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Flooding the market: Will waterfront properties keep their value?

House in flood waters, aerial shot
The real estate boom may insulate house prices in flood-zones initially, but over the long term, higher insurance premiums may take a toll. (Source: Getty)

Because many of us fantasise about homes overlooking rivers, lakes and oceans, waterfront properties are typically the most valuable.

But without significant investment to raise homes out of harm's way and protect communities with levees and dams, some experts are concerned increasing flood risk caused by a warming climate will start to erode the value of some waterfront homes.


Tom Davies, who led the development of the Insurance Council of Australia’s climate change action plan, said floods were concerning, given our affinity for clustering towns around attractive bodies of water.

As these towns grow to accommodate increasing populations, Davies said developable land could start to run short and new homes would be forced to spill over into less hospitable places, such as flood plains.

Sydney, in particular, has sprawled into some hazardous zones, including the Hawkesbury-Nepean area, which was battered in the most recent round of severe flooding.

The consequence of building in these flood-prone areas, he said, were higher insurance premiums, as insurance companies weighed up the increasing risk.

This has already started happening in Australia, with the latest flood disaster in Queensland and NSW tipped to increase insurance premiums by 10 per cent next year.

Davies expects banks, which lend money to people to buy homes, will also start responding to increasing flood risk.

With mortgages stretching over 30 years, an asset in a flood zone today is only likely to be at a higher risk of flooding as time goes on, so lenders may start factoring in these future vulnerabilities.

“So, looking to a climate-changed future, where there will almost certainly be increased frequency and intensity of natural-hazard events, can we expect the price of assets in exposed areas to remain the same?” he asked.

“Equally, can we expect insurance companies to provide their service for the same price? The answer surely is no.”

Real estate boom may insulate prices

Real estate agents predict any softening of house prices in flood-prone areas will be short lived, given the high demand for homes.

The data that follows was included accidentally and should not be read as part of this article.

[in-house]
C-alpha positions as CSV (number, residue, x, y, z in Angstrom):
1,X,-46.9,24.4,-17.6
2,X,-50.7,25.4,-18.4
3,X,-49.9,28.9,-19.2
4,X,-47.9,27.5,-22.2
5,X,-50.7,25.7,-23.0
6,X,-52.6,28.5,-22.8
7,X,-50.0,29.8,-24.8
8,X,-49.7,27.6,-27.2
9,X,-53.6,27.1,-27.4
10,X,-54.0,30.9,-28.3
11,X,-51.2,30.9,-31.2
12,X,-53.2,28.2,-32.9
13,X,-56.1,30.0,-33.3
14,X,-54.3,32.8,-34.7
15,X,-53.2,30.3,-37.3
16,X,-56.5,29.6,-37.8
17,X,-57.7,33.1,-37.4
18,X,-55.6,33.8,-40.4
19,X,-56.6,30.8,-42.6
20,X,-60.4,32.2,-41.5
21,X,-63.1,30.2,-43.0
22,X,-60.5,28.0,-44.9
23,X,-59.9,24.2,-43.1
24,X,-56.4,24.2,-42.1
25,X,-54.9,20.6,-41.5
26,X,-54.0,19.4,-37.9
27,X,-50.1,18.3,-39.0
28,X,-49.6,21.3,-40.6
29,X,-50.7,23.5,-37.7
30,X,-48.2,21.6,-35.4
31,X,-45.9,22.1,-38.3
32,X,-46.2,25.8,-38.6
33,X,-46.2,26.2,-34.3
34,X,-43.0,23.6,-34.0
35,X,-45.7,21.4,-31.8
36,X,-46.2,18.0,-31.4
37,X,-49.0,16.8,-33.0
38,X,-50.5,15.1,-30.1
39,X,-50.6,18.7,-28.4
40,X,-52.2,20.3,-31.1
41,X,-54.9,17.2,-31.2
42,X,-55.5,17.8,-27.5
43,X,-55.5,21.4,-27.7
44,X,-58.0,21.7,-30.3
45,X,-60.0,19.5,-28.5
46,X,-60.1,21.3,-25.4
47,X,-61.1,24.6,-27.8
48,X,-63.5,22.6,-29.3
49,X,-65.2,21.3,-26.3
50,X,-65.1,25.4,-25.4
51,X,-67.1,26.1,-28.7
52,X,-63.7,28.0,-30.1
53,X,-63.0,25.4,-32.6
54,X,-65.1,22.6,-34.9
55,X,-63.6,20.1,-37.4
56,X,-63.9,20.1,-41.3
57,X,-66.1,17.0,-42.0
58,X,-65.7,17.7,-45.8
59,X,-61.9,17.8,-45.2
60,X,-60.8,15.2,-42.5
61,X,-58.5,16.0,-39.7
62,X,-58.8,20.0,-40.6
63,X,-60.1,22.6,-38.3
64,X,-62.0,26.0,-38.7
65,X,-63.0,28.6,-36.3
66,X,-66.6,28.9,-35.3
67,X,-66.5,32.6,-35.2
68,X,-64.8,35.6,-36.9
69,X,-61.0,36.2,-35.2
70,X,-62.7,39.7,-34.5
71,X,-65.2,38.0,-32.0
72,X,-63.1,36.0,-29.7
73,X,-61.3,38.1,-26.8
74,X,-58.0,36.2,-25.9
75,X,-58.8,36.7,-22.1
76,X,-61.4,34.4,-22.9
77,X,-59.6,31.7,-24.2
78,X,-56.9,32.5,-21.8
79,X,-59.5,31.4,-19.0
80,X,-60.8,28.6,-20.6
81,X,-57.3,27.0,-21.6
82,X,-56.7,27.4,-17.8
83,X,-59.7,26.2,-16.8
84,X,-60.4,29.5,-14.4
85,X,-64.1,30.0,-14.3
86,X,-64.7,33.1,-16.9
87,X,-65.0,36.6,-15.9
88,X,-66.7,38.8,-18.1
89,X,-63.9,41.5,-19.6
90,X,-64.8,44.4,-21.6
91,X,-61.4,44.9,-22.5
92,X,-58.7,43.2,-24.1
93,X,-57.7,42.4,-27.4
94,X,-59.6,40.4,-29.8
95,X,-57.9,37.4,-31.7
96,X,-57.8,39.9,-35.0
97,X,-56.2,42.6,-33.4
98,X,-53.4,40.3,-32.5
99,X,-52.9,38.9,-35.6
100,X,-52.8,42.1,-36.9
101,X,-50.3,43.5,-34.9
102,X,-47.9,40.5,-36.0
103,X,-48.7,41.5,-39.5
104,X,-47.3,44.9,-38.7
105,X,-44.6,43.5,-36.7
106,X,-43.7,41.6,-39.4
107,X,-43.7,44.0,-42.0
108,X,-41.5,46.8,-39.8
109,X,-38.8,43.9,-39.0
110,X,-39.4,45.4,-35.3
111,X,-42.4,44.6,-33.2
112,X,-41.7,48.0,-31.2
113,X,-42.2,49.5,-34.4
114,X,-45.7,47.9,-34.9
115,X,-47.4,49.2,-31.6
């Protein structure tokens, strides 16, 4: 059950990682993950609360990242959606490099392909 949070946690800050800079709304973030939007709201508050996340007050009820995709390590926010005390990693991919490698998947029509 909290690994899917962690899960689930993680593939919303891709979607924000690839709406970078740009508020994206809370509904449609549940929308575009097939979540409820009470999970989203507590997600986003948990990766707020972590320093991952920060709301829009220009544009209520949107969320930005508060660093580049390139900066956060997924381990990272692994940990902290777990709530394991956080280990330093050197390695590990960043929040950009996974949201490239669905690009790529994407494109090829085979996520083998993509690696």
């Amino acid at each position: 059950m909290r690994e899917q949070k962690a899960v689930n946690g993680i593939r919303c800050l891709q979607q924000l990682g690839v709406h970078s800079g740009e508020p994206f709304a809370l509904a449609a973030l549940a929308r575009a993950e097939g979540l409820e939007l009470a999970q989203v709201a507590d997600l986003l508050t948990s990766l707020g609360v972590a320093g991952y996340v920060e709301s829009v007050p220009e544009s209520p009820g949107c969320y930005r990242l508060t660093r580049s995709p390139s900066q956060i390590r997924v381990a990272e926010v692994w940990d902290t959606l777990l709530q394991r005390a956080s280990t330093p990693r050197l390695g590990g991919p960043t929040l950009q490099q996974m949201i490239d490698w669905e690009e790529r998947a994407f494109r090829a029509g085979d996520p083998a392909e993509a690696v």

Real estate agent Niki Meads, based in Gympie north of Brisbane, said, given the region’s reputation, buyers were generally conscious of flood risk.

However, she said flooding concerns receded during the latest housing boom because the market had become so competitive that these concerns had taken a back seat.

She imagines flood zones will become top of mind again after the most recent floods.

Brisbane real estate agent Jack Dickson also noted the flooding occurred in a very different market compared to 2011, when floods devastated the city.

Back then, the market was quite subdued, so the flooding only dampened real estate values further.

This time around, the flood has hit Brisbane in the city’s strongest ever property market. That’s why Dickson thinks any dip in property values in the region will be short lived.

He said people were initially very vigilant about flood risks after flooding events but interest tended to drop off as the years passed.

He also said buyers varied in their reaction to flood risk. Some “won’t even look” at a property that’s been flooded, but there are a number of others prepared to take the risk, as long as the home is appropriately discounted.

Adaptation already occurring

Homeowners are already starting to respond to flood risk by either lifting their homes above likely flood heights or accounting for increased flood levels in the first place.

People will also keep their habitable areas on the top floors so if water does pass through, less damage is done.

And, on sloping parcels of land, it may be possible to rebuild a home on a more elevated part of the plot.

Davies said these sorts of strategies were being adopted in some places, and should be adopted Australia-wide to protect vulnerable homes.

He said they could be encouraged by policy-makers through design guidelines and building codes.

The other option is mitigation at the community scale, which includes dams and levees, to protect communities. He said these structures could save communities millions in losses.

In particularly high-risk areas, Davies said homes just should not be built.

“Ultimately, we’ve just got to stop building homes in floodplains, and the only way to stop them flooding is to stop putting them in harm’s way,” he said.

Davies stressed that homes were typically the most valuable assets most people would ever buy.

“We should do our due diligence and consider the risks of damage to increased frequency and intensity of natural hazards in a climate-changed future. It is what’s sensible,” he said.

“The later we leave it, the more of an issue it's going to become.”

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